The need for protection by food laws can be seen against the background of history. Adulteration of food, which is an offense against both the purchaser and other traders, has been practiced ever since the development of commerce made it profitable. In older times bread and flour were mixed with sand, tea with dust, copper salts have been used to colour green pickles and sulphuric acid to intensify inferior vinegar, Coffee, spices and curry powder have all been extended by worthless ingredients, In 1860 it was said in England that the only food which could be bought unadulterated was an egg and that was only because there was no practicable method for introducing a foreign substance into the egg.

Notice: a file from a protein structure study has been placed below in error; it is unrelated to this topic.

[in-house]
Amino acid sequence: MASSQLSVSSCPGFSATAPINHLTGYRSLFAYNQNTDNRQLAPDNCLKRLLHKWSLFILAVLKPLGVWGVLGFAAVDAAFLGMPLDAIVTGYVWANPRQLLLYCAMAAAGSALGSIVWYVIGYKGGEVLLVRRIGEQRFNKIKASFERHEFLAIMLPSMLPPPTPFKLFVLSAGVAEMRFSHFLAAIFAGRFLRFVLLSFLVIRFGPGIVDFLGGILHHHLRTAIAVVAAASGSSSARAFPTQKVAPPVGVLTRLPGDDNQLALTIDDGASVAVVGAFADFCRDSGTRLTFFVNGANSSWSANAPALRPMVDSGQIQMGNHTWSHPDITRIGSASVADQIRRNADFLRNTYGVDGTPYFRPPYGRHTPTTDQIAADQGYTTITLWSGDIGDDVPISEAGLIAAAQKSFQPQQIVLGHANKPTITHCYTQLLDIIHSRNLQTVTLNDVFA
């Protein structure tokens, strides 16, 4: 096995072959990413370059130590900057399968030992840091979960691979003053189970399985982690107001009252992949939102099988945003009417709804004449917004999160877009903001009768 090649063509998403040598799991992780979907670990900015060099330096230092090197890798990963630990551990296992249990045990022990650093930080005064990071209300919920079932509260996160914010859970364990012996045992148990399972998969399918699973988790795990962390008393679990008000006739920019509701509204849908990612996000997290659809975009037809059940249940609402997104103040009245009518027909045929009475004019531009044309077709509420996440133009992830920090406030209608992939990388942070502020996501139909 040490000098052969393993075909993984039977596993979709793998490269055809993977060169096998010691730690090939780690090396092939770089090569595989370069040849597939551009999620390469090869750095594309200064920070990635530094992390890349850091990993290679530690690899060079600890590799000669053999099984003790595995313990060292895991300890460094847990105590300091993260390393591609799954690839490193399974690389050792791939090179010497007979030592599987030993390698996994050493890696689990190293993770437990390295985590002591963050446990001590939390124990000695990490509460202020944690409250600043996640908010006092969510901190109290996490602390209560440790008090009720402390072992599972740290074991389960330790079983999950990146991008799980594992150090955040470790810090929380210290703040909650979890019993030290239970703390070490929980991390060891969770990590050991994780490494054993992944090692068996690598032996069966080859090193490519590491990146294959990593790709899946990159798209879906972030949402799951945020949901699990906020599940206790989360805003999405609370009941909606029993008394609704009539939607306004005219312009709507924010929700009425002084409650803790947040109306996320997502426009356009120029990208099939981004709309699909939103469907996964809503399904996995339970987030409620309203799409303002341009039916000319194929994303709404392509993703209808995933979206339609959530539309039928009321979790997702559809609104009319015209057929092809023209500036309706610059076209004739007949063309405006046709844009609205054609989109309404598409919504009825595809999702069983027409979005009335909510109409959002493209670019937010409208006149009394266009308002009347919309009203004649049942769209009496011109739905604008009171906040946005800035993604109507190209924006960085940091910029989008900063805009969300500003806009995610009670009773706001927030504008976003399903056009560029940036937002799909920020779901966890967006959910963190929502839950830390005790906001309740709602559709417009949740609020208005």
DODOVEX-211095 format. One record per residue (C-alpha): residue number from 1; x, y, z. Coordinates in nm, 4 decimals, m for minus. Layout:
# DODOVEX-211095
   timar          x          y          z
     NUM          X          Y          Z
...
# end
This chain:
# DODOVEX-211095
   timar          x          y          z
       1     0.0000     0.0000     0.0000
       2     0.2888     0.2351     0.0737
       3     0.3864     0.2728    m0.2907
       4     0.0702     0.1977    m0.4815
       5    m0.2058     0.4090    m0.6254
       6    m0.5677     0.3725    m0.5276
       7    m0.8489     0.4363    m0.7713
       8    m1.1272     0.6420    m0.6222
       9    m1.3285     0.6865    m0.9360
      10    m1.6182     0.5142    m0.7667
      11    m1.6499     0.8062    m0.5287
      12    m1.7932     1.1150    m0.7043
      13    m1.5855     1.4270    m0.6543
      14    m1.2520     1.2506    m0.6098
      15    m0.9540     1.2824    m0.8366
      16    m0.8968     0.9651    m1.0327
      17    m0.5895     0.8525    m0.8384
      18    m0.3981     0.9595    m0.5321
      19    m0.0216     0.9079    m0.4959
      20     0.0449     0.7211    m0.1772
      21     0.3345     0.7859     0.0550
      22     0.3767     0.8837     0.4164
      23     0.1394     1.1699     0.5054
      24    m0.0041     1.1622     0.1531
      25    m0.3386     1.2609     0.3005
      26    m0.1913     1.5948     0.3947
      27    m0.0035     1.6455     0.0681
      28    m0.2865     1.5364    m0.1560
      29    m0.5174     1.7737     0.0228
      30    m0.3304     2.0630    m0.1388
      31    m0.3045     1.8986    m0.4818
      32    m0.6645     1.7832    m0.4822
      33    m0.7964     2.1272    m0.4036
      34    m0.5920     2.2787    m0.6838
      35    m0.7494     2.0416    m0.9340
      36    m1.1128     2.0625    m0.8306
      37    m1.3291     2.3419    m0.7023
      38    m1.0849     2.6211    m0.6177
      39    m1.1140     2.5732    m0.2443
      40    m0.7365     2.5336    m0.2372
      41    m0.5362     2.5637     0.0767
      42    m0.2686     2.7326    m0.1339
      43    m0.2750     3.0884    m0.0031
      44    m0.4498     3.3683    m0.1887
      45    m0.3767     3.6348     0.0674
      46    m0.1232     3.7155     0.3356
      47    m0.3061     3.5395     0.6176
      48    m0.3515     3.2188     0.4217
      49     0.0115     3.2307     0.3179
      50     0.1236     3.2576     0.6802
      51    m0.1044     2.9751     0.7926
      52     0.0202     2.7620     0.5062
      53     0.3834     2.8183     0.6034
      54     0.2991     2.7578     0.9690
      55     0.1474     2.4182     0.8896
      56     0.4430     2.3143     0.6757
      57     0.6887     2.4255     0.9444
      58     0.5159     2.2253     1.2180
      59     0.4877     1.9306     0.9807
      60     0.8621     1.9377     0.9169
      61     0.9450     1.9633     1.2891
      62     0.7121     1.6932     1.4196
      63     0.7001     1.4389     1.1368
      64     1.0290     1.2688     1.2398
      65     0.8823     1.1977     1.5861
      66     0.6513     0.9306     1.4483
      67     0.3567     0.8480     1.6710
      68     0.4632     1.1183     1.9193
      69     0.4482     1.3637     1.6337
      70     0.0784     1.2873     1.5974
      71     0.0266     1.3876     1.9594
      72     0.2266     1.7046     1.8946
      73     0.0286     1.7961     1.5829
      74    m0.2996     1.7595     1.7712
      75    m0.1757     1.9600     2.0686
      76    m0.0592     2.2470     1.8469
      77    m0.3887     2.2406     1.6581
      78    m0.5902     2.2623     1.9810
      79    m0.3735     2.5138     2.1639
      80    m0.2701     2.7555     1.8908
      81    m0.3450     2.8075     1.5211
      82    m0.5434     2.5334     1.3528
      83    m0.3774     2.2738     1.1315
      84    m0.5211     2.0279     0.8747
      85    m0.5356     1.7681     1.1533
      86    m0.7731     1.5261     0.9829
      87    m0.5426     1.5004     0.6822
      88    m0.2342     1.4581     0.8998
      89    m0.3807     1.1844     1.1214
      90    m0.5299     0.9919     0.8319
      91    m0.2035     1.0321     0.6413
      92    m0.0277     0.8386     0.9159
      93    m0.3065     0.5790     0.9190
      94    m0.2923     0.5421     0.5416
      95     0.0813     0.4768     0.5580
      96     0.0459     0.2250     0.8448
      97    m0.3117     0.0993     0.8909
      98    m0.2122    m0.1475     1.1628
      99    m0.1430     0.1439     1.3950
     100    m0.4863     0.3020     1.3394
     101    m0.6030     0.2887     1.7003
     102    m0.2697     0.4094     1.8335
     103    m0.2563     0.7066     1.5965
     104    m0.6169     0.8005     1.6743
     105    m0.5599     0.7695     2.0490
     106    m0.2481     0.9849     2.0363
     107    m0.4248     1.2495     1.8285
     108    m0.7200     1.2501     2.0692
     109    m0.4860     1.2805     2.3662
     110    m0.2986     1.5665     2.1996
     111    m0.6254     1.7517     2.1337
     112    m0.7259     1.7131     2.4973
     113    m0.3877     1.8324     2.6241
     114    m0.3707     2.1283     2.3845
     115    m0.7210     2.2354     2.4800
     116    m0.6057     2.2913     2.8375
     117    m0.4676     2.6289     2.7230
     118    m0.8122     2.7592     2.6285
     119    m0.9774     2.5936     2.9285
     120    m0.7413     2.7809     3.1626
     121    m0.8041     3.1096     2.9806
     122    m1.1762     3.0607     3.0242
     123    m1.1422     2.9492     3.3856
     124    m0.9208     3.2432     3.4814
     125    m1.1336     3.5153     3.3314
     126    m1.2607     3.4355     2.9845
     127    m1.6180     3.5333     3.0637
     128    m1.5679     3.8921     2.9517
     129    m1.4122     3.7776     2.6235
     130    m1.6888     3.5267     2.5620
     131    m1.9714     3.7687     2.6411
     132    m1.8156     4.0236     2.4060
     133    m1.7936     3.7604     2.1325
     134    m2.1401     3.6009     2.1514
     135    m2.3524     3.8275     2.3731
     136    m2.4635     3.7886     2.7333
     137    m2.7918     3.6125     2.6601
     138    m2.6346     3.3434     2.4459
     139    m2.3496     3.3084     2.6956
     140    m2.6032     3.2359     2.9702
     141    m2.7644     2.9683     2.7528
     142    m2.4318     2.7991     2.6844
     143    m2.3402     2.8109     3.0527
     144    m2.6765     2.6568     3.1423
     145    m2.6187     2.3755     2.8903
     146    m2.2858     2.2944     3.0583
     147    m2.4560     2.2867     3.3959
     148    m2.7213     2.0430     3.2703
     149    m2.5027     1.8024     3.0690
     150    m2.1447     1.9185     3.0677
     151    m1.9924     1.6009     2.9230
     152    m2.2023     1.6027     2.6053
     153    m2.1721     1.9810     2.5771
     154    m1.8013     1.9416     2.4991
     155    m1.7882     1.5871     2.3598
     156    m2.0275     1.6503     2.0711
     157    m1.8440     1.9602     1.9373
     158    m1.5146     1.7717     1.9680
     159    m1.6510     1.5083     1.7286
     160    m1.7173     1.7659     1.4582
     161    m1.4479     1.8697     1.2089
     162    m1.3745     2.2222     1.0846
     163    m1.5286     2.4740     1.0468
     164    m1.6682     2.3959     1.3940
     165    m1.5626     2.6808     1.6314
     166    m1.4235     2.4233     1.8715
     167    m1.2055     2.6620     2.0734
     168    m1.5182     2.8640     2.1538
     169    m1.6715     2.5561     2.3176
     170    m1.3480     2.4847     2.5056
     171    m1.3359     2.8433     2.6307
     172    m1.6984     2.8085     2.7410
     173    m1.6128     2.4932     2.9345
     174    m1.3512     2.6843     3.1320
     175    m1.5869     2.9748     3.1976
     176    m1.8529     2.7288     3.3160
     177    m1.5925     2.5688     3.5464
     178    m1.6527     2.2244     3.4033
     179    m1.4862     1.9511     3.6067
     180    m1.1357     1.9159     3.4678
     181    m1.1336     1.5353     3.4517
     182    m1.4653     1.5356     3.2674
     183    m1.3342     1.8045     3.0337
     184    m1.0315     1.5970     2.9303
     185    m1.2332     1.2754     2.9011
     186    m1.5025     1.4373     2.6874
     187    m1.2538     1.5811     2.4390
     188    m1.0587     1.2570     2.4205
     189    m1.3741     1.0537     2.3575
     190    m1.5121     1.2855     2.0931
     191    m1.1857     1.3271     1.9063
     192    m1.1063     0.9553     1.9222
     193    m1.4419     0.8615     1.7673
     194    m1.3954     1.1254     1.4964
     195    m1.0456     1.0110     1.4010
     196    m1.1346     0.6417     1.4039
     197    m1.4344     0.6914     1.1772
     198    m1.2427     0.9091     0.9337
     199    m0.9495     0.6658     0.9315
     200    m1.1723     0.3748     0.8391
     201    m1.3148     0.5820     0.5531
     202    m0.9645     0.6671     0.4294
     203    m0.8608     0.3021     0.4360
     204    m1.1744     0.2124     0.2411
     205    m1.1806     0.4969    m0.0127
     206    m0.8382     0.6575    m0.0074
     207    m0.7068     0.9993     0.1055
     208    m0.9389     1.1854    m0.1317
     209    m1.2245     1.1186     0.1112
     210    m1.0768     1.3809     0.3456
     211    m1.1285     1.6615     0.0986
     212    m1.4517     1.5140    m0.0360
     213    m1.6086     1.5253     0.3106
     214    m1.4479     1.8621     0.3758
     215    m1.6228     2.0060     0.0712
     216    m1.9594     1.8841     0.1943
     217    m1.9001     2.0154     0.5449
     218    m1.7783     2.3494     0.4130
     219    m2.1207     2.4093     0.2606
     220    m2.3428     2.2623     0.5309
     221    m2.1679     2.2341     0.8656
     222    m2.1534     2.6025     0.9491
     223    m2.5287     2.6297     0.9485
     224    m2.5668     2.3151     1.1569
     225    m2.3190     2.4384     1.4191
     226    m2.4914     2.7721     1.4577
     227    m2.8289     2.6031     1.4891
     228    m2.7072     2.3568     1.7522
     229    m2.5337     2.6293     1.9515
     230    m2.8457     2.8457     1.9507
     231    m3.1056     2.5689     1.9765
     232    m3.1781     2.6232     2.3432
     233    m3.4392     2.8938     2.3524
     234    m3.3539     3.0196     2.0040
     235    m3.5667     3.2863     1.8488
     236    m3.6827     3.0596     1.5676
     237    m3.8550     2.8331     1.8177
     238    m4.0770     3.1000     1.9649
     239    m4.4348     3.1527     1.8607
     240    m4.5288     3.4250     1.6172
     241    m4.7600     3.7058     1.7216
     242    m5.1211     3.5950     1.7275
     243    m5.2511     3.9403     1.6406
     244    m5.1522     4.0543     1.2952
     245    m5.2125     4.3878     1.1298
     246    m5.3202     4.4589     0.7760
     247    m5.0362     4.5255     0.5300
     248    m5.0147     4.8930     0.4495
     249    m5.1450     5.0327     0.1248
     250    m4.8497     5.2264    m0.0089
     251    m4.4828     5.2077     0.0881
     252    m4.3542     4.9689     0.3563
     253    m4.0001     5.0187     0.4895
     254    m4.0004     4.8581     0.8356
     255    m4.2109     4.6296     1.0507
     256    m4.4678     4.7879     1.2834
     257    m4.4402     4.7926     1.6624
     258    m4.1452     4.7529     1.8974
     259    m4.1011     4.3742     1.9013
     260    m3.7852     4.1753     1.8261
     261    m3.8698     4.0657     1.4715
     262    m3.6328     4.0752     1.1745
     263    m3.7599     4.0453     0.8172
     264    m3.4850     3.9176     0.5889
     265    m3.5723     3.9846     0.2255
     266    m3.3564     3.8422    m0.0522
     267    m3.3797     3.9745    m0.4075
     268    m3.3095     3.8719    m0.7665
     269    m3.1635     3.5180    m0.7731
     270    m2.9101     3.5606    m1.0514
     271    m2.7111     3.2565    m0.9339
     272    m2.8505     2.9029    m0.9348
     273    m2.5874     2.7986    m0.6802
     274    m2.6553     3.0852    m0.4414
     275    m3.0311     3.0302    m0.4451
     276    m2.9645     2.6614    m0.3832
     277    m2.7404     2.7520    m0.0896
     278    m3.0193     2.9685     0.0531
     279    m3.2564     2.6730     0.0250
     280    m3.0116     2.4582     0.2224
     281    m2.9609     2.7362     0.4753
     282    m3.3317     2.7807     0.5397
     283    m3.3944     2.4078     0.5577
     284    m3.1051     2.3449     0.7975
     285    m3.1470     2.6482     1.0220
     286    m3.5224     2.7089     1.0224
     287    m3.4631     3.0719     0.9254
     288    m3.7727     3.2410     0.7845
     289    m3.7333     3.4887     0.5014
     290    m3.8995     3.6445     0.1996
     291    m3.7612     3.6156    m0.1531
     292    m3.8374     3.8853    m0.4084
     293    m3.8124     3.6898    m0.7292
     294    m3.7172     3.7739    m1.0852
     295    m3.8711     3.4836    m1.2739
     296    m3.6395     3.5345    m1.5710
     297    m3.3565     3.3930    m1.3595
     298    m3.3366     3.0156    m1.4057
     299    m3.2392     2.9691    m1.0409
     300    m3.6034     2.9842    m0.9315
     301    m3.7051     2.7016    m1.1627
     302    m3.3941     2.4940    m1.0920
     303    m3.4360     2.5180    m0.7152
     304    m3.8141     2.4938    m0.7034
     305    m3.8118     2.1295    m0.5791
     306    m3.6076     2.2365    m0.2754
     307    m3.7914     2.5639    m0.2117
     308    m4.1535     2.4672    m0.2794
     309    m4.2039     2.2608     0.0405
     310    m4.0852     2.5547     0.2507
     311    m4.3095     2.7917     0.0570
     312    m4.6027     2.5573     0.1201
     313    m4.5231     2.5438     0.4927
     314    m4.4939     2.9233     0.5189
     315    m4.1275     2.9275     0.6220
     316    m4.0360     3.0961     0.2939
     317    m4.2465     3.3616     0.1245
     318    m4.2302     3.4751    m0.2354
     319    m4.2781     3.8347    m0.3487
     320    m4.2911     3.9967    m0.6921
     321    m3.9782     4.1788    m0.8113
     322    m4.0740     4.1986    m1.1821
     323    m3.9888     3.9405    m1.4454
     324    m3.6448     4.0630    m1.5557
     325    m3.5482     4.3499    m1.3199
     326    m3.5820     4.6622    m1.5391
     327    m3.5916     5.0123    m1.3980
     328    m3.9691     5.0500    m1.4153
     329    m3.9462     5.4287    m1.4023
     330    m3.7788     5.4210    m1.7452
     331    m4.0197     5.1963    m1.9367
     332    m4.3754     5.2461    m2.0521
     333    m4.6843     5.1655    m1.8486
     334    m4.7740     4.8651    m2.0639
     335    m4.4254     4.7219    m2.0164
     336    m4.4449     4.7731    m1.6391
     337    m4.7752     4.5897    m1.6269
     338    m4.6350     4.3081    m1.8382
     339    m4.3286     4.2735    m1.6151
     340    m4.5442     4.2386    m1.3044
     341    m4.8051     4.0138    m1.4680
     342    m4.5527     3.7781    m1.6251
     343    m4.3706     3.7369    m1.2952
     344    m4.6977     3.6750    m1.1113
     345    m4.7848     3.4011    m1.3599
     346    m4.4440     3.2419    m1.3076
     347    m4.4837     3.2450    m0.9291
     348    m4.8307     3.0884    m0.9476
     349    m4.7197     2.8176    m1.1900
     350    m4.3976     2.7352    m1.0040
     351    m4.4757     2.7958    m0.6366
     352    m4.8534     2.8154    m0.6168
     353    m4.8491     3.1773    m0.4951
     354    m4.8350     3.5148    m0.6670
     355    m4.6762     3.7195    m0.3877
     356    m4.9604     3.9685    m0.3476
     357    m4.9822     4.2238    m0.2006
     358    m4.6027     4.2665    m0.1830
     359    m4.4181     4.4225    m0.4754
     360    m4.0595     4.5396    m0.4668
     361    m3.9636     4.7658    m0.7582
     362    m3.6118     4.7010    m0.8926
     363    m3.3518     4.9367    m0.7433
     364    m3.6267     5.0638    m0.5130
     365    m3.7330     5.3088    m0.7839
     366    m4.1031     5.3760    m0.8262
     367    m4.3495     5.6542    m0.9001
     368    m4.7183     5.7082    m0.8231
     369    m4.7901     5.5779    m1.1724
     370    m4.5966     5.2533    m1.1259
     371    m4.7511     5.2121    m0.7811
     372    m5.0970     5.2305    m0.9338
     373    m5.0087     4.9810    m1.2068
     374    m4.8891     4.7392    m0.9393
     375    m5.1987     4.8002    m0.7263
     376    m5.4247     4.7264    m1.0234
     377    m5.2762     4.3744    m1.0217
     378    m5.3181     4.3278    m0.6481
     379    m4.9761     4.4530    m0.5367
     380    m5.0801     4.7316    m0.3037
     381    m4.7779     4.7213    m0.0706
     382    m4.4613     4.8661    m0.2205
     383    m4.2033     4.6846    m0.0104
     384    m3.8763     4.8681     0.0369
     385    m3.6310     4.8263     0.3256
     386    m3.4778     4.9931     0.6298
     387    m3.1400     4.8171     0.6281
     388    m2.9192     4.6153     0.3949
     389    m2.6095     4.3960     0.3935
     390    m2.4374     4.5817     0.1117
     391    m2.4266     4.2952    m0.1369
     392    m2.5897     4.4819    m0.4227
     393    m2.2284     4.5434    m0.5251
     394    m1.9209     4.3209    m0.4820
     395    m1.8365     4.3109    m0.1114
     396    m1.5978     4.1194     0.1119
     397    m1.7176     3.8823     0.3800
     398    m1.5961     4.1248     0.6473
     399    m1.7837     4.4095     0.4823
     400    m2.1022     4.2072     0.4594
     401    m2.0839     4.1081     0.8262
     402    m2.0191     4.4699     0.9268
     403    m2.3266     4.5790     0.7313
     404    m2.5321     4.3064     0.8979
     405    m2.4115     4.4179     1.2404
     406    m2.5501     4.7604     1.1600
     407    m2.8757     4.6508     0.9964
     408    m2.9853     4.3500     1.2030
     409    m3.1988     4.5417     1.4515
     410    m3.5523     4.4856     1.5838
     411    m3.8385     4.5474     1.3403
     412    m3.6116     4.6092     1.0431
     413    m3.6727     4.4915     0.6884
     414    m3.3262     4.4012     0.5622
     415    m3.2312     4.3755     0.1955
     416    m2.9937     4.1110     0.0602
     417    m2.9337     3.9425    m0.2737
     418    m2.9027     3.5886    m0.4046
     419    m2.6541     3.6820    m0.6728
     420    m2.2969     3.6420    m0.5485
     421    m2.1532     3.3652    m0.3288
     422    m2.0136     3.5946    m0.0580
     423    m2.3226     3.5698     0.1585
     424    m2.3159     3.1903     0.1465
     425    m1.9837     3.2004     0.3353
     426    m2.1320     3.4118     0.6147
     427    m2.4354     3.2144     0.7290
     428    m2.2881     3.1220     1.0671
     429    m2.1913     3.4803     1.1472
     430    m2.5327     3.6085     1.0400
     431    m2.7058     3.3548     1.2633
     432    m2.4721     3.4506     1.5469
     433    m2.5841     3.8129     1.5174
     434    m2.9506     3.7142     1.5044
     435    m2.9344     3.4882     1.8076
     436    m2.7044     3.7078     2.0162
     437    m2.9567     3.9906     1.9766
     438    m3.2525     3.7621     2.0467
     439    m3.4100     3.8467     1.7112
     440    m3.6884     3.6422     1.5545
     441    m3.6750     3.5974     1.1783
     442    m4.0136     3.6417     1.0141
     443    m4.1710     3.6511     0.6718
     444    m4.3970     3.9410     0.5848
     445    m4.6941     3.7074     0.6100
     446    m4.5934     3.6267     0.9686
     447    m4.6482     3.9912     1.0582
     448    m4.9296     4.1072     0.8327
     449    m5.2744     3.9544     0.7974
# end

Therefore, from the earliest times, trying to prevent their citizens from being poisoned or swindled by unscrupulous food manufacturers and traders, governments have passed all sorts of food laws. At the beginning food laws were designed quite simply to stop the sale of food which was injurious to health and which had been adulterated.
As society developed, however, to prevent descriptions that could mislead the consumer, it became necessary to extend food laws by issuing standards of identity as well as labeling regulations. At present, modern food laws require extensive consumer information such as listing of ingredients, nutritional value and date marking.